If you are out and about nature watching this afternoon anywhere within 43 degrees of the equator (which includes most of the inhabited world south of the Himalayas, Pyrenees or Appalachians depending upon the continent from which you are observing) you may see a strange orange glow in the sky. For sometime today the Chinese space station, Tiangong-1, will make its fiery descent back to Earth. If you are in England and see a strange orange glow in the sky then that will probably be the sun, an astronomical object that older readers may dimly recall.

Launched in 2011, Tiangong-1 did sterling service until March 2016 when it ceased to function and ground teams lost control of the thing. This means that they cannot fire the engines to make a controlled re-entry and merely pollute the Pacific Ocean with it but have to allow it to make its own inscrutable way back to the home planet. Fortunately most of it will burn up on its way down which is just as well as it is the size of a bus. The key phrase here of course is "most of it"; there is still a likelihood that chunks of fiery space debris could land in a populated area.

As I write this at 05.50 UTC (07.50 Crete Local Time) it is passing west to east over the Black Sea at an altitude of 167km. An hour or so ago it was off the north coast of New Zealand. A sentence later and it is over Afghanistan - it's coming in quickly but losing altitude slowly. If you want to track its descent in real time you can do so here.

There is an old Chinese curse: "May you live in interesting times" - it certainly promises to be an interesting afternoon.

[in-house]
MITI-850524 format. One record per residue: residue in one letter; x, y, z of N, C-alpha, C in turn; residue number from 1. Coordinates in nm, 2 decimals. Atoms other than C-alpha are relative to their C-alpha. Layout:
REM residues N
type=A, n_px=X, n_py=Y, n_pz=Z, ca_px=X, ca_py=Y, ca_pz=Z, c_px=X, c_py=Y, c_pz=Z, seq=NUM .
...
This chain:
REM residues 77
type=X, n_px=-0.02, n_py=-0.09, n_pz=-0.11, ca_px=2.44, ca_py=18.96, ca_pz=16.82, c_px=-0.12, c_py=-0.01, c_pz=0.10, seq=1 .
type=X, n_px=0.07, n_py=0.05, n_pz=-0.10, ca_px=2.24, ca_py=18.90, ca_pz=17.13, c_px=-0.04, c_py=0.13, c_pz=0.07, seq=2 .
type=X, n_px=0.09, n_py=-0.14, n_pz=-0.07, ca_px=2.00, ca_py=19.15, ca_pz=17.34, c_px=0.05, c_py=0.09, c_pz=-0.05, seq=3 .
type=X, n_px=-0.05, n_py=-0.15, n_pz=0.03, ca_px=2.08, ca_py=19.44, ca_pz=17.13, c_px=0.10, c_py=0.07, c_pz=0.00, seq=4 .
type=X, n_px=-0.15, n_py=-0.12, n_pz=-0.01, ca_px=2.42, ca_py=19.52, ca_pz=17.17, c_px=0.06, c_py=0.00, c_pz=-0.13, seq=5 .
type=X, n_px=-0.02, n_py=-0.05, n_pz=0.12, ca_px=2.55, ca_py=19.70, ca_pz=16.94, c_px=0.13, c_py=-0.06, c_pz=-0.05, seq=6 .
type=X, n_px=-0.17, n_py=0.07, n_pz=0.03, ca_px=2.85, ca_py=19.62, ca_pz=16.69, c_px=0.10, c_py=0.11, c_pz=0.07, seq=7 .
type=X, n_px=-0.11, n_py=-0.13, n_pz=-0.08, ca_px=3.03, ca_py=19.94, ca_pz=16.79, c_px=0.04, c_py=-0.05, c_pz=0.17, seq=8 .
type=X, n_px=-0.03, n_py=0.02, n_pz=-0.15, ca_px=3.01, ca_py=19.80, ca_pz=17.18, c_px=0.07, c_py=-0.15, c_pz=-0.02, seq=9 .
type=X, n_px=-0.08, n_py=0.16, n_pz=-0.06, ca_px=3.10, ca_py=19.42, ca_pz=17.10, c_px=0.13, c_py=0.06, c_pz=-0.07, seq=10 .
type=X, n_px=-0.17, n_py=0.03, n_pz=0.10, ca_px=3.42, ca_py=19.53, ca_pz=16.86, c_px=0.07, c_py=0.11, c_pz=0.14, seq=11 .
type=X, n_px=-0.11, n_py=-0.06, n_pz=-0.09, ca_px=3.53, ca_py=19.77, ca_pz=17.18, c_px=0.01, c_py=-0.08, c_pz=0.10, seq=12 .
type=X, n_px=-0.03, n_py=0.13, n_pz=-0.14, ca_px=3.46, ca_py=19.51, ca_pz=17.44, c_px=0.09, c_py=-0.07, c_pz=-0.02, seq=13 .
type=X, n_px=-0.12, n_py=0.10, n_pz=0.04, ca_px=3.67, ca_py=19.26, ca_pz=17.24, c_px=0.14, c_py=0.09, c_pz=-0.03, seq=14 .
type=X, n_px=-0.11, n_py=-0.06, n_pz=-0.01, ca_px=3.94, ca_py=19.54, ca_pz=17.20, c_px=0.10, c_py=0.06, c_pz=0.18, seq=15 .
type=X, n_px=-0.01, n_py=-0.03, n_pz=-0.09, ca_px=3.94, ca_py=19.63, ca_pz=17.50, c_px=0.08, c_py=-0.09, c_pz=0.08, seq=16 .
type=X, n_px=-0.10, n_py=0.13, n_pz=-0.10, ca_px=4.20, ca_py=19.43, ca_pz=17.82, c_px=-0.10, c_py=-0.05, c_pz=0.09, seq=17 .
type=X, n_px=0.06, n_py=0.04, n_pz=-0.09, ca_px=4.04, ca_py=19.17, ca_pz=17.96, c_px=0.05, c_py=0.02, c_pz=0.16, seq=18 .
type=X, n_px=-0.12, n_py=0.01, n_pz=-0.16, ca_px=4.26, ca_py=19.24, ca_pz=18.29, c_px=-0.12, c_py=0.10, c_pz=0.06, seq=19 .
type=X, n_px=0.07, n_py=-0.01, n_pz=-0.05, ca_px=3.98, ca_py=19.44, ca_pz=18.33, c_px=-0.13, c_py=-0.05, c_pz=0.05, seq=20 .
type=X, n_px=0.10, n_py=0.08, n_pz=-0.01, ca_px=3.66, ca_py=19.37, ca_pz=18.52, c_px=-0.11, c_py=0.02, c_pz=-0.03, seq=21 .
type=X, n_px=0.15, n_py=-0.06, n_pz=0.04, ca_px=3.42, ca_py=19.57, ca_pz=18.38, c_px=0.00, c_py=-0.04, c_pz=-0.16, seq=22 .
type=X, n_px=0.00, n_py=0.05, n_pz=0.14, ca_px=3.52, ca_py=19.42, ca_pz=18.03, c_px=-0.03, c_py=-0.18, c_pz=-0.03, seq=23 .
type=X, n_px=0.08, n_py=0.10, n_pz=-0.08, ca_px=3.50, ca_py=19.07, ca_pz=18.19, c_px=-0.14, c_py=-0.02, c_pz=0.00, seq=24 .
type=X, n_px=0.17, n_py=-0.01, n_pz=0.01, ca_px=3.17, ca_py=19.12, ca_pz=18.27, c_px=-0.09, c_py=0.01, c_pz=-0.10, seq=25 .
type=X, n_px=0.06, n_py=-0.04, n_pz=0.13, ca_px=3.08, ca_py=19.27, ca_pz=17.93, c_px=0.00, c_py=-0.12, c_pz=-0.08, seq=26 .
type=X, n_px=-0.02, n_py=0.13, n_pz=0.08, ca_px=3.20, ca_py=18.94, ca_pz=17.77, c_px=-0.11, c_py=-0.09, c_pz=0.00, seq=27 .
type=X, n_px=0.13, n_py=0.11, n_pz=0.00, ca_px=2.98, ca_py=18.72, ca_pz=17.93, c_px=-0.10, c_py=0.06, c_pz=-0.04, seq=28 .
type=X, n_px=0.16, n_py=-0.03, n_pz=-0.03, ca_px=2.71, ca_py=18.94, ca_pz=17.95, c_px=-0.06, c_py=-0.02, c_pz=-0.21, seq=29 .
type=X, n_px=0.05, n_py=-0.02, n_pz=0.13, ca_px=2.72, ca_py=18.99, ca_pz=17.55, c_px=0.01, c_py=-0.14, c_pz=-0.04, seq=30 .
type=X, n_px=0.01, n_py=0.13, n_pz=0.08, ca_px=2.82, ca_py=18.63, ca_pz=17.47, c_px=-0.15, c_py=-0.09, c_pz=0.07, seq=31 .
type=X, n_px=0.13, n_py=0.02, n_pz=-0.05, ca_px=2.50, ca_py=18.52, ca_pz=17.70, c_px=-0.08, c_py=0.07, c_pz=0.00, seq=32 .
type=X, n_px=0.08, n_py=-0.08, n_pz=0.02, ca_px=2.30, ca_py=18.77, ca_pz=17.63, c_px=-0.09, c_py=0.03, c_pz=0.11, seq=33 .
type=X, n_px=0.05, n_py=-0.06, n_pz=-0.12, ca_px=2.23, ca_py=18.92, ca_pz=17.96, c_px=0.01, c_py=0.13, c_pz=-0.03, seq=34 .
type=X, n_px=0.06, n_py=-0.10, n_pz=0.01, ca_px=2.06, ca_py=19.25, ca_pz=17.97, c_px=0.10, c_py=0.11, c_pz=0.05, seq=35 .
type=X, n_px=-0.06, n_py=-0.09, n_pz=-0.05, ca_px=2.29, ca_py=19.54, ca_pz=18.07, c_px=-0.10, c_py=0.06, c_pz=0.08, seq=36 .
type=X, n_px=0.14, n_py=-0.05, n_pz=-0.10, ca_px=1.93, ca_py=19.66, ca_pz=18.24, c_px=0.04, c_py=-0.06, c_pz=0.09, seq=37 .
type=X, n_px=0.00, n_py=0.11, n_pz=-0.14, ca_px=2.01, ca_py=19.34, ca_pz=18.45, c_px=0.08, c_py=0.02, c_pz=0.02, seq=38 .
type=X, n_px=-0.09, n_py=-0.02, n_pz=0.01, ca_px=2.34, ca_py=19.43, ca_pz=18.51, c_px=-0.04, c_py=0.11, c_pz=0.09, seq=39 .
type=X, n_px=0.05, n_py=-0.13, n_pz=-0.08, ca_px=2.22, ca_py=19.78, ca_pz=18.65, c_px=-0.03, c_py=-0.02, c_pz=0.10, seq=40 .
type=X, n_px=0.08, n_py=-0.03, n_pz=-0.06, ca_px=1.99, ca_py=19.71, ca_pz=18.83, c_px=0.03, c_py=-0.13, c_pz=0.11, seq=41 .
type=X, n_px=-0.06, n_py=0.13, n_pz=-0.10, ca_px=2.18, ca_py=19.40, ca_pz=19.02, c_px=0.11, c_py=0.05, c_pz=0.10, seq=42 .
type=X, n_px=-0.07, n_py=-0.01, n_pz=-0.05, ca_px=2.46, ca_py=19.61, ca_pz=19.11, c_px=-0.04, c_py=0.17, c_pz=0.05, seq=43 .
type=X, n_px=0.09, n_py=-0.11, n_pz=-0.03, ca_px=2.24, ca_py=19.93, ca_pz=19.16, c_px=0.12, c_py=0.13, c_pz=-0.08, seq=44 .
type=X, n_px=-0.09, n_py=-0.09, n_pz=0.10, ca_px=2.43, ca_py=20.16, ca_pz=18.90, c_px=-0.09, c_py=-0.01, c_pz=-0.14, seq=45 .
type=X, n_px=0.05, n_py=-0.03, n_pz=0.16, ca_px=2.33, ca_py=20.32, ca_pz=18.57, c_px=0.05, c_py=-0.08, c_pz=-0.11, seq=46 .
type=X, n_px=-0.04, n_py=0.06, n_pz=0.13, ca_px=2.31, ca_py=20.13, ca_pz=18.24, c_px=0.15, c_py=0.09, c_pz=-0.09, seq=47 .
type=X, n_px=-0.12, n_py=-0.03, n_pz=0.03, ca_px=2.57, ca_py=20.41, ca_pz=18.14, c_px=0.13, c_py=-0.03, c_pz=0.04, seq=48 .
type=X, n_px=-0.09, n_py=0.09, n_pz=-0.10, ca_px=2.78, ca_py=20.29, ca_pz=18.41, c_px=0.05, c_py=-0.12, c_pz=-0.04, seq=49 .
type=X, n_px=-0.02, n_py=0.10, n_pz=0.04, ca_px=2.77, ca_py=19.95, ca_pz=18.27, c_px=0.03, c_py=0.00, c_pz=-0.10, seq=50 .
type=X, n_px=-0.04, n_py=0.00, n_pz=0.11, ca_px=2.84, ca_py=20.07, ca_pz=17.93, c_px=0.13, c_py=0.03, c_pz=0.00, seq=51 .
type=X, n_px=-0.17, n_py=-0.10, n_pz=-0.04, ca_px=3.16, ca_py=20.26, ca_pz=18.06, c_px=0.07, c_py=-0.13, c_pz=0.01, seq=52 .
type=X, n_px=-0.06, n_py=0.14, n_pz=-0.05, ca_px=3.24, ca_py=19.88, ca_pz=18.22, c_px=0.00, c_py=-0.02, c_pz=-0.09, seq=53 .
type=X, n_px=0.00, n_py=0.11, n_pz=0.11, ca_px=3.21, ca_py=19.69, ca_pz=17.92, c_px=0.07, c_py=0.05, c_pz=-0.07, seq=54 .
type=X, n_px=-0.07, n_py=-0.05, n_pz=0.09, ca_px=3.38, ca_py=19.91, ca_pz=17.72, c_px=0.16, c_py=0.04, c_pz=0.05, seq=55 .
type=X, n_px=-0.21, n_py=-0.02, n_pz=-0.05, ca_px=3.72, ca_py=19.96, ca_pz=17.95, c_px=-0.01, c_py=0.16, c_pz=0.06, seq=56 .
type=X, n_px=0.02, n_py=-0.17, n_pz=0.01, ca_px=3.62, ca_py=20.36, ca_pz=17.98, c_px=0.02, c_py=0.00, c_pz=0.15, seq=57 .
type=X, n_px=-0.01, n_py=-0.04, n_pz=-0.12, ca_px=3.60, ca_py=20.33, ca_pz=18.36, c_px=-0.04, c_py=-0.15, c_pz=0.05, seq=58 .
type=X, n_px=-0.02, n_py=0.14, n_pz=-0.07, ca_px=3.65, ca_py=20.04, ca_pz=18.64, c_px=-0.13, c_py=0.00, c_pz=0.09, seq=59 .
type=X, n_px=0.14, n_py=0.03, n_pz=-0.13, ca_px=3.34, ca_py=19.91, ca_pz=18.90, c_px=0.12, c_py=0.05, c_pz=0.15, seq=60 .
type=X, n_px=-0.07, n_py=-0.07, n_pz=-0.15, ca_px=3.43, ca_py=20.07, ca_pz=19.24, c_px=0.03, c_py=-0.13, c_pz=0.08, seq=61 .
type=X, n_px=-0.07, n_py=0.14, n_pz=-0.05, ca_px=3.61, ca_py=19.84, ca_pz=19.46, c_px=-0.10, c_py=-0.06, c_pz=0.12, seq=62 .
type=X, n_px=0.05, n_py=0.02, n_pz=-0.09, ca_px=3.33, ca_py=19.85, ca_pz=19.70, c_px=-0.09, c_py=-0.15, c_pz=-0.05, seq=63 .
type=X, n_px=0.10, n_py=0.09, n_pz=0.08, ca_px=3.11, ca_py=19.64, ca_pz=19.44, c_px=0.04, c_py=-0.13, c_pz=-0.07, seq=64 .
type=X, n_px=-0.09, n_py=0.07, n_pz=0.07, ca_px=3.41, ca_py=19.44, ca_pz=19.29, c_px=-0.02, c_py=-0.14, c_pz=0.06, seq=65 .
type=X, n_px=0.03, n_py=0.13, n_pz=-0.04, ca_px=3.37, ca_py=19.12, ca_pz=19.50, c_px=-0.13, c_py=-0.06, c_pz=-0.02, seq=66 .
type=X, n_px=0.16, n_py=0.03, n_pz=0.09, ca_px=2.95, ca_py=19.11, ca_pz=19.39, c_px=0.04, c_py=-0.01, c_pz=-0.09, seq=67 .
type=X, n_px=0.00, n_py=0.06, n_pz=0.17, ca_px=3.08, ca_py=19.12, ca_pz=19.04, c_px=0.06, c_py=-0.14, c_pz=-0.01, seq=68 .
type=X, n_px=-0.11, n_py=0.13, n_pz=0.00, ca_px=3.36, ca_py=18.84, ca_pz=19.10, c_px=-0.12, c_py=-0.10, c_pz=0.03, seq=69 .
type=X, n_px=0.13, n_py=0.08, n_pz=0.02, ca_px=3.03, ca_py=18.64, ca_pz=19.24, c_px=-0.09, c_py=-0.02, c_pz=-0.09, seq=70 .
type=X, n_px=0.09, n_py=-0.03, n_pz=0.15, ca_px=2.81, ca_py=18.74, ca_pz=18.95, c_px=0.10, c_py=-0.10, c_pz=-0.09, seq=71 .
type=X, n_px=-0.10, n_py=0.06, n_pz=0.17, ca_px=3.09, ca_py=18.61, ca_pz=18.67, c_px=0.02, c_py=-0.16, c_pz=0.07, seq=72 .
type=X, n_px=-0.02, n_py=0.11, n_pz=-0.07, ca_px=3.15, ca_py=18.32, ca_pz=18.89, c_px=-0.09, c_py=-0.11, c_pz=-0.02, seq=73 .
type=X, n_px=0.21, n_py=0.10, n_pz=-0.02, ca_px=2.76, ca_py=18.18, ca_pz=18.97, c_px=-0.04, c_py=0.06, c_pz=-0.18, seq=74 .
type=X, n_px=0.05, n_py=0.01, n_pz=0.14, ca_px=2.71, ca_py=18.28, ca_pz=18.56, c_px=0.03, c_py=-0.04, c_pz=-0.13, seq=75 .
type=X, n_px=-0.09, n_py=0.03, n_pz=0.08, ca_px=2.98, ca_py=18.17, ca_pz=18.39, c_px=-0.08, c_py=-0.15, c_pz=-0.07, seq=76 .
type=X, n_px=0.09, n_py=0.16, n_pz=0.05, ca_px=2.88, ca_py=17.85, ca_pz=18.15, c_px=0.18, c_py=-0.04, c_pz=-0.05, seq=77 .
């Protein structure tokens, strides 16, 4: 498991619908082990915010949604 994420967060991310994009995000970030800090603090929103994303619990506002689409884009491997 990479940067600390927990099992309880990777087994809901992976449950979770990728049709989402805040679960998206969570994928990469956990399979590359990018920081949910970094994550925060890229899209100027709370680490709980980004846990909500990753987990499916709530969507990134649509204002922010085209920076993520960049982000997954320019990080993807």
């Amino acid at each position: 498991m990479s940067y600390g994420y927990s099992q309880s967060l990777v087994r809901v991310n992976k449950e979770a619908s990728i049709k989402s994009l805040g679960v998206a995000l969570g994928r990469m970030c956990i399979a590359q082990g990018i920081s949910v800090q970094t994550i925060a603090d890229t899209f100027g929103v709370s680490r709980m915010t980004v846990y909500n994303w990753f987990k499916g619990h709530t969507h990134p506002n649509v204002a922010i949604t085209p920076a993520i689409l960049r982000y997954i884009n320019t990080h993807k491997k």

Meanwhile observant followers of the #CreteNature blog will have noticed that this is not the normal day of publication, nor for that matter, the usual subject matter. Truth is that life in the Daniels household is undergoing a little medical turbulence at the moment which means that future posts are likely to be as erratic as Tiangong-1's descent for a while. It also means that I probably won't be able to remind you all when a new post is published. However, if you click the 'Follow' button in the upper right panel (as illustrated here) then you will get a friendly little email notification each time a new post is published. You can also follow me on Facebook via my Naturalists Group or on Twitter@cretenaturalist.

A big thank you to the excellent Deborah Byrd at EarthSky who provided most of the information for this post either directly through her daily blog or via a very useful set of links. Thanks Deb.


  1. I hope the medical turbulence is brief and mild.

  2. Good luck with your health! I am keeping an eye on the space stations progress - 4 hour window tonight it will fall in, apparently

    1. 4.35 am and I'm still watching the tracking. Camera ready just in case any part of the final descent is visible from here. Sky is reasonably clear.

  3. Hope life in the Daniel's household returns to normal with medical conditions soon under control. Been a bit concerned about this space station - wearing my cycle helmet as a precaution!!

    1. Thanks Janet. Christina is now at home and doing well but I'm having to do a bit of home nursing and taxiing to various hospitals which is why I won't be able to blog on a regular basis for the next few weeks. PS You can take the helmet off now - it came down in the Pacific of its own volition :)

    2. Helmet off. Did get some weird looks walking round the village!! Good to hear Christina is doing well. Best wishes to you both.


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